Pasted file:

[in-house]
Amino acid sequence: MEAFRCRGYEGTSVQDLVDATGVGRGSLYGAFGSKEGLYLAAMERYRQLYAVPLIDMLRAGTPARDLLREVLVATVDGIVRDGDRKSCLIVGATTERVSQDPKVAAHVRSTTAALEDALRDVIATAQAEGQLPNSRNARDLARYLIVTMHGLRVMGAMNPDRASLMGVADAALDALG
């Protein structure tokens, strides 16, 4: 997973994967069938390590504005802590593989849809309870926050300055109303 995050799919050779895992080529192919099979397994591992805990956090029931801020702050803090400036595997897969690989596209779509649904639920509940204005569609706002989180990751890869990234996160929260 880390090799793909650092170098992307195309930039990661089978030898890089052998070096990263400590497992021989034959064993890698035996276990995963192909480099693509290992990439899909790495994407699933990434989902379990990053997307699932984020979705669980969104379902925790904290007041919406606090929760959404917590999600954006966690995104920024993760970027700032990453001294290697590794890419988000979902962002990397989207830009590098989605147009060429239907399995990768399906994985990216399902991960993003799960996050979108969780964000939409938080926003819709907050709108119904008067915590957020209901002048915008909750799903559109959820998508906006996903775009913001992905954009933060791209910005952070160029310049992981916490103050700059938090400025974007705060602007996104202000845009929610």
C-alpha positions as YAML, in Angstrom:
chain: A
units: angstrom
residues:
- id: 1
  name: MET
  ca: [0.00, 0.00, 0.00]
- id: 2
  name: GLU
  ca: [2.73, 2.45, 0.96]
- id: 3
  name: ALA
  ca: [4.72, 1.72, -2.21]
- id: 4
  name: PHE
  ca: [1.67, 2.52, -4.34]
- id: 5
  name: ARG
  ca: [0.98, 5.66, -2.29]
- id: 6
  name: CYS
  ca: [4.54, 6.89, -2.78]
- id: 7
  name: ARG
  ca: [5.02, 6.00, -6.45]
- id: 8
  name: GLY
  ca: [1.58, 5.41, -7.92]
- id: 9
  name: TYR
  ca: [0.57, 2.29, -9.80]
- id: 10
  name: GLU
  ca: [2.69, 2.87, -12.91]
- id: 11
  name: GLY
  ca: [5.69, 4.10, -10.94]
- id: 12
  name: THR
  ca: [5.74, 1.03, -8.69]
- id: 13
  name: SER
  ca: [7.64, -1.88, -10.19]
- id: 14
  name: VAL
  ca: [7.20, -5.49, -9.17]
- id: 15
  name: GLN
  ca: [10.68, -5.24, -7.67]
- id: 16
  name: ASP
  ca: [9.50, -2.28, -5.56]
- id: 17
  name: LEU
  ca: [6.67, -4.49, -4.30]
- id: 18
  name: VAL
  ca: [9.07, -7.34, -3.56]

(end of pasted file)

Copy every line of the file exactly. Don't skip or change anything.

[in-house]
Amino acid sequence: MEAFRCRGYEGTSVQDLVDATGVGRGSLYGAFGSKEGLYLAAMERYRQLYAVPLIDMLRAGTPARDLLREVLVATVDGIVRDGDRKSCLIVGATTERVSQDPKVAAHVRSTTAALEDALRDVIATAQAEGQLPNSRNARDLARYLIVTMHGLRVMGAMNPDRASLMGVADAALDALG
């Protein structure tokens, strides 16, 4: 997973994967069938390590504005802590593989849809309870926050300055109303 995050799919050779895992080529192919099979397994591992805990956090029931801020702050803090400036595997897969690989596209779509649904639920509940204005569609706002989180990751890869990234996160929260 880390090799793909650092170098992307195309930039990661089978030898890089052998070096990263400590497992021989034959064993890698035996276990995963192909480099693509290992990439899909790495994407699933990434989902379990990053997307699932984020979705669980969104379902925790904290007041919406606090929760959404917590999600954006966690995104920024993760970027700032990453001294290697590794890419988000979902962002990397989207830009590098989605147009060429239907399995990768399906994985990216399902991960993003799960996050979108969780964000939409938080926003819709907050709108119904008067915590957020209901002048915008909750799903559109959820998508906006996903775009913001992905954009933060791209910005952070160029310049992981916490103050700059938090400025974007705060602007996104202000845009929610």
C-alpha positions as YAML, in Angstrom:
chain: A
units: angstrom
residues:
- id: 1
  name: MET
  ca: [0.00, 0.00, 0.00]
- id: 2
  name: GLU
  ca: [2.73, 2.45, 0.96]
- id: 3
  name: ALA
  ca: [4.72, 1.72, -2.21]
- id: 4
  name: PHE
  ca: [1.67, 2.52, -4.34]
- id: 5
  name: ARG
  ca: [0.98, 5.66, -2.29]
- id: 6
  name: CYS
  ca: [4.54, 6.89, -2.78]
- id: 7
  name: ARG
  ca: [5.02, 6.00, -6.45]
- id: 8
  name: GLY
  ca: [1.58, 5.41, -7.92]
- id: 9
  name: TYR
  ca: [0.57, 2.29, -9.80]
- id: 10
  name: GLU
  ca: [2.69, 2.87, -12.91]
- id: 11
  name: GLY
  ca: [5.69, 4.10, -10.94]
- id: 12
  name: THR
  ca: [5.74, 1.03, -8.69]
- id: 13
  name: SER
  ca: [7.64, -1.88, -10.19]
- id: 14
  name: VAL
  ca: [7.20, -5.49, -9.17]
- id: 15
  name: GLN
  ca: [10.68, -5.24, -7.67]
- id: 16
  name: ASP
  ca: [9.50, -2.28, -5.56]
- id: 17
  name: LEU
  ca: [6.67, -4.49, -4.30]
- id: 18
  name: VAL
  ca: [9.07, -7.34, -3.56]